Sit: Giovani Bernard, RB, Cincinnati Bengals
The Browns have allowed one rush to a running back this season go longer than nine yards. Yes, they mostly have bottled up Lamar Miller, Daniel Thomas, Ray Rice, Bernard Pierce and Adrian Peterson—allowing those five to combine for 198 rushing yards on 75 attempts (2.6 ypc). The three touchdowns they collected all were of the short, goal-to-go variety—the kinds that BenJarvus Green-Ellis typically gets, and not Bernard.
It’s brutal at this point to tell you to sit Bernard, especially after his fantasy stock has grown with each successive week. Of the backs listed above, his skill set probably most closely resembles that of Rice, who had a 14-yard run against these Browns but was held to a mere 22 yards rushing on his other 12 carries. Rice also only had nine receiving yards, too, on three catches, in case you’re wondering.
Overplaying matchups in fantasy can be tricky business, but in this case it might be a wise move to sit the rookie this week.
Benoit Says: "Bernard has a chance to revolutionize the Bengals offense. We all know he's fast, and yet, watch the film and you'll still be startled by his speed. He's faster than fast, and he can maintain his speed in a multitude of directions, he's not just a north/south runner."
Start: Bilal Powell, RB, New York Jets
Powell is reinforcing what the preseason told us: He, not Chris Ivory, is the Jets’ best option in the backfield. Everything is relative with the Jets, of course, but they seem to have found something here with Geno Smith, Santonio Holmes, Stephen Hill and Powell exceeding expectations offensively. Marty Mornhinweg might not be known as a running back’s best friend, but he used Powell—27 rushes, 149 yards—as if he was in Week 3 vs. the Bills.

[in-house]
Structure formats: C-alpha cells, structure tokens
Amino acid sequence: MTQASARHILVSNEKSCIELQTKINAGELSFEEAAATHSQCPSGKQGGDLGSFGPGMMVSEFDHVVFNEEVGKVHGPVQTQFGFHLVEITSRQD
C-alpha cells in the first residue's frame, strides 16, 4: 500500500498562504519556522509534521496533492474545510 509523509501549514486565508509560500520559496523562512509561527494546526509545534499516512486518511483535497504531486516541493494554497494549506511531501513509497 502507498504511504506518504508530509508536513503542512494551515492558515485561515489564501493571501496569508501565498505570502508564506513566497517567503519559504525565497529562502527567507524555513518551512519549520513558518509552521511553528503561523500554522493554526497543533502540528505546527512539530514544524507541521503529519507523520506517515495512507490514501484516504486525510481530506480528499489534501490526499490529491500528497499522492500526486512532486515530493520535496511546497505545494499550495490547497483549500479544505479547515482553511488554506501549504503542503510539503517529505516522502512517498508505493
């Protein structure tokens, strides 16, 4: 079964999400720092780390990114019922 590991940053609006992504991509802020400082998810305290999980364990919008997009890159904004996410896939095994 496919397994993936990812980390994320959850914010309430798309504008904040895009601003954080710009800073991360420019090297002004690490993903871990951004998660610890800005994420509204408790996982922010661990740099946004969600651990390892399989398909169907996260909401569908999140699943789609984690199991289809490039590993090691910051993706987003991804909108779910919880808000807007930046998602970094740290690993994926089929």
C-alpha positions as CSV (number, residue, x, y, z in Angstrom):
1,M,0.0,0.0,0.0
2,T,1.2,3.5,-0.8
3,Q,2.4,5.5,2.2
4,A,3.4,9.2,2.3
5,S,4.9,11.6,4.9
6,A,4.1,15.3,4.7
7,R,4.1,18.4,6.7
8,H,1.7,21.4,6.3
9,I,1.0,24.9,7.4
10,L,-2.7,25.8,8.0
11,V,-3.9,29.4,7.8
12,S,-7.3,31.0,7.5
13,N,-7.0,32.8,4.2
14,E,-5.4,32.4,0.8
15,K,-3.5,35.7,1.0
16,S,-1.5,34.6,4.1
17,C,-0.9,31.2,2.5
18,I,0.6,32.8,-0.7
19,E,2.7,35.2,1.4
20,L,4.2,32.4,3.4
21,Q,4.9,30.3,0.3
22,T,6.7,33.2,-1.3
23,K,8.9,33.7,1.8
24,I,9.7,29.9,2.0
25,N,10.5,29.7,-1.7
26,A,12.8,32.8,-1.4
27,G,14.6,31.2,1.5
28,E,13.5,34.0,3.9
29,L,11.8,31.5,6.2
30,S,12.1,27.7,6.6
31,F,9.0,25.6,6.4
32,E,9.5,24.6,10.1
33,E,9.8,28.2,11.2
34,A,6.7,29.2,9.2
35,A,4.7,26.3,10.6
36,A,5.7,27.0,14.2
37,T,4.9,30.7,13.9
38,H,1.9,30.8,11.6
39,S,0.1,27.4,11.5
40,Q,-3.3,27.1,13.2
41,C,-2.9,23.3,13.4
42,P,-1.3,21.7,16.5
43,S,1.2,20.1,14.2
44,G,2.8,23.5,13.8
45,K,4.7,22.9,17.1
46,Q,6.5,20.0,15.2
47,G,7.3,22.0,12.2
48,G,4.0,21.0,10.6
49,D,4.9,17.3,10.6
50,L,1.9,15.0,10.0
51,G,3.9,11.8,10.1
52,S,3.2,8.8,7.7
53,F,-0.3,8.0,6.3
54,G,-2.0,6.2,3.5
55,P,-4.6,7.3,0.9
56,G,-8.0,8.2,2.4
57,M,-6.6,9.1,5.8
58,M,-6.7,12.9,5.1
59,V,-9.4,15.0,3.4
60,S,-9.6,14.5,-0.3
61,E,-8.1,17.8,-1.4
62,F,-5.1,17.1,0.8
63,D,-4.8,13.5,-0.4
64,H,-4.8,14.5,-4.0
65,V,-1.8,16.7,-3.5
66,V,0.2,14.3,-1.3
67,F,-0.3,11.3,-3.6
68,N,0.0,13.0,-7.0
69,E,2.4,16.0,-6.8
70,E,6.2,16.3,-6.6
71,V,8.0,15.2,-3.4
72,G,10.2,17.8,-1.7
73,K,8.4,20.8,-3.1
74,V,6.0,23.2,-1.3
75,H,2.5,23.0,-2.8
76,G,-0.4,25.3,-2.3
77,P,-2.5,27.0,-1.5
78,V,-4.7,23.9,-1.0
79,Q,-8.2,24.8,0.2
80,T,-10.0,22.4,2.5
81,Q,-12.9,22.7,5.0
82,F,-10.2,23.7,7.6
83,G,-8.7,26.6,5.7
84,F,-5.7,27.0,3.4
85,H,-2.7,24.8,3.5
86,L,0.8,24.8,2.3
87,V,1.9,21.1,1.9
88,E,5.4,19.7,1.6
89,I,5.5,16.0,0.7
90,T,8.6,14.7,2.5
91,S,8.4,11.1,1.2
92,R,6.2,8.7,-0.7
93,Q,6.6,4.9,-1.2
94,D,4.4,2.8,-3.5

The Titans have won two of three games this season with solid defense, opportunistic offense and a sprinkling of luck. But what that has masked is that they have been fairly well gashed on the ground the past two games, with only the anemic Steelers unable to run against them. Powell has become something of an X-factor in this offense, and he figures to be a strong play again in Week 4 on the road.
Sit: Andre Johnson, WR, Houston Texans
It has come to this. You have to sit Johnson until further notice.
Injuries, including a concussion and a painful shin bruise, have rendered him increasingly mute with each passing week following a 12-catch, 146-yard opening game. And now, Seattle comes to town, and You Know Who. Richard Sherman lives for these matchups against “name” receivers, and he won’t take pity on the fact that Johnson is likely 80 percent healthy at best.
It’s possible that Johnson won’t be himself until after the Week 8 bye, but let’s take this thing one week at a time. Sit him Sunday and go from there.
Benoit Says: "Johnson has been hampered by injuries a bit and, now in his mid-30s, doesn't show the same level of athleticism. He can still get separation, but with his age and Matt Schaub's increasingly weak arm, defenses don't have to defend him over the top as often, which could impact Johnson's effectiveness on the deep digs and crossing patterns that he's made a living on."
Start: Ryan Broyles, WR, Detroit Lions
Nate Burleson suffered a broken arm in a bizarre, pizza-sliding accident, the kind of bodily harm that is usually reserved for Spinal Tap drummers. And just as you can’t really dust for vomit, you can’t play as a receiver with a broken arm.